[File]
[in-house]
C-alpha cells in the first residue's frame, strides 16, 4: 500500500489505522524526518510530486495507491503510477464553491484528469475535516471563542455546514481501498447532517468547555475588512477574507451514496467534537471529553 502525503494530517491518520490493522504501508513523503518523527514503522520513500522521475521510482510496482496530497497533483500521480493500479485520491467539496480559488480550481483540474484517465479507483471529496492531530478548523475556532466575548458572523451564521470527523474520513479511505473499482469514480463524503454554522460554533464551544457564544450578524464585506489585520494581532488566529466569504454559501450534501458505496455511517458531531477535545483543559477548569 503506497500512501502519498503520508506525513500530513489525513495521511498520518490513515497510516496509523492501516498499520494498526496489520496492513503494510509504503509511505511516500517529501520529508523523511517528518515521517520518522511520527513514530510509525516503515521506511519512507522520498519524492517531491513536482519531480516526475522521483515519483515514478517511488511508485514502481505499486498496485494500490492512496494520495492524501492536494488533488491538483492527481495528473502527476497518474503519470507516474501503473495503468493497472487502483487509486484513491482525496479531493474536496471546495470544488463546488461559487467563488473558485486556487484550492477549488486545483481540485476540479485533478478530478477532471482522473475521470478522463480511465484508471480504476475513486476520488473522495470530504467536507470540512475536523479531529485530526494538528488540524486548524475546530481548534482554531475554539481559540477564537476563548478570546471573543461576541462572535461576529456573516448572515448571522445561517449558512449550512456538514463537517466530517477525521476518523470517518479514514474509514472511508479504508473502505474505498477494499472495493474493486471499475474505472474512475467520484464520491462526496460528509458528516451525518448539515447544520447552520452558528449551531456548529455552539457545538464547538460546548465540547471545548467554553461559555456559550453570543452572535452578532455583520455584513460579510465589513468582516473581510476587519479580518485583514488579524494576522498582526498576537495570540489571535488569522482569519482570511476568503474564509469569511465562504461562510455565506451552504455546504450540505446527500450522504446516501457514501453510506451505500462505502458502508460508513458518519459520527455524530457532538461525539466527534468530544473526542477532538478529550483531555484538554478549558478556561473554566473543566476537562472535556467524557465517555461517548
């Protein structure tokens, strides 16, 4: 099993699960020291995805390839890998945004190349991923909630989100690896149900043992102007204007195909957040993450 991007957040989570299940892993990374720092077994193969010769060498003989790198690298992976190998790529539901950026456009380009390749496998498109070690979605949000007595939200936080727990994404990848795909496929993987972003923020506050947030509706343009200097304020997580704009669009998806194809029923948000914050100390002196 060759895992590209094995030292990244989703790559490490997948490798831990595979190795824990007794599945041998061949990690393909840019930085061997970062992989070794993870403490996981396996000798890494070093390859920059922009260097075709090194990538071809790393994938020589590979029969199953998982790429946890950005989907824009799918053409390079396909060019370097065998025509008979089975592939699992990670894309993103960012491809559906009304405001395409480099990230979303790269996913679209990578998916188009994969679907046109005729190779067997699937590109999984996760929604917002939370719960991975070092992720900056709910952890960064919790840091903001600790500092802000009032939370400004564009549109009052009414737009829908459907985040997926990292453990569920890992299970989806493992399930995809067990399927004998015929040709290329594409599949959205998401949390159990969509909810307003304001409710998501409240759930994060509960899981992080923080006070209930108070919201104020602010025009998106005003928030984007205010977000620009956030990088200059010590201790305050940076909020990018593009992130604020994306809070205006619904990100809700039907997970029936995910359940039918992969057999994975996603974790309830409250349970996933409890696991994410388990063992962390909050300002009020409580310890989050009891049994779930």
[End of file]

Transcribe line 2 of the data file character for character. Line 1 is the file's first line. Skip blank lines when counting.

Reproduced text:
C-alpha cells in the first residue's frame, strides 16, 4: 500500500489505522524526518510530486495507491503510477464553491484528469475535516471563542455546514481501498447532517468547555475588512477574507451514496467534537471529553 502525503494530517491518520490493522504501508513523503518523527514503522520513500522521475521510482510496482496530497497533483500521480493500479485520491467539496480559488480550481483540474484517465479507483471529496492531530478548523475556532466575548458572523451564521470527523474520513479511505473499482469514480463524503454554522460554533464551544457564544450578524464585506489585520494581532488566529466569504454559501450534501458505496455511517458531531477535545483543559477548569 503506497500512501502519498503520508506525513500530513489525513495521511498520518490513515497510516496509523492501516498499520494498526496489520496492513503494510509504503509511505511516500517529501520529508523523511517528518515521517520518522511520527513514530510509525516503515521506511519512507522520498519524492517531491513536482519531480516526475522521483515519483515514478517511488511508485514502481505499486498496485494500490492512496494520495492524501492536494488533488491538483492527481495528473502527476497518474503519470507516474501503473495503468493497472487502483487509486484513491482525496479531493474536496471546495470544488463546488461559487467563488473558485486556487484550492477549488486545483481540485476540479485533478478530478477532471482522473475521470478522463480511465484508471480504476475513486476520488473522495470530504467536507470540512475536523479531529485530526494538528488540524486548524475546530481548534482554531475554539481559540477564537476563548478570546471573543461576541462572535461576529456573516448572515448571522445561517449558512449550512456538514463537517466530517477525521476518523470517518479514514474509514472511508479504508473502505474505498477494499472495493474493486471499475474505472474512475467520484464520491462526496460528509458528516451525518448539515447544520447552520452558528449551531456548529455552539457545538464547538460546548465540547471545548467554553461559555456559550453570543452572535452578532455583520455584513460579510465589513468582516473581510476587519479580518485583514488579524494576522498582526498576537495570540489571535488569522482569519482570511476568503474564509469569511465562504461562510455565506451552504455546504450540505446527500450522504446516501457514501453510506451505500462505502458502508460508513458518519459520527455524530457532538461525539466527534468530544473526542477532538478529550483531555484538554478549558478556561473554566473543566476537562472535556467524557465517555461517548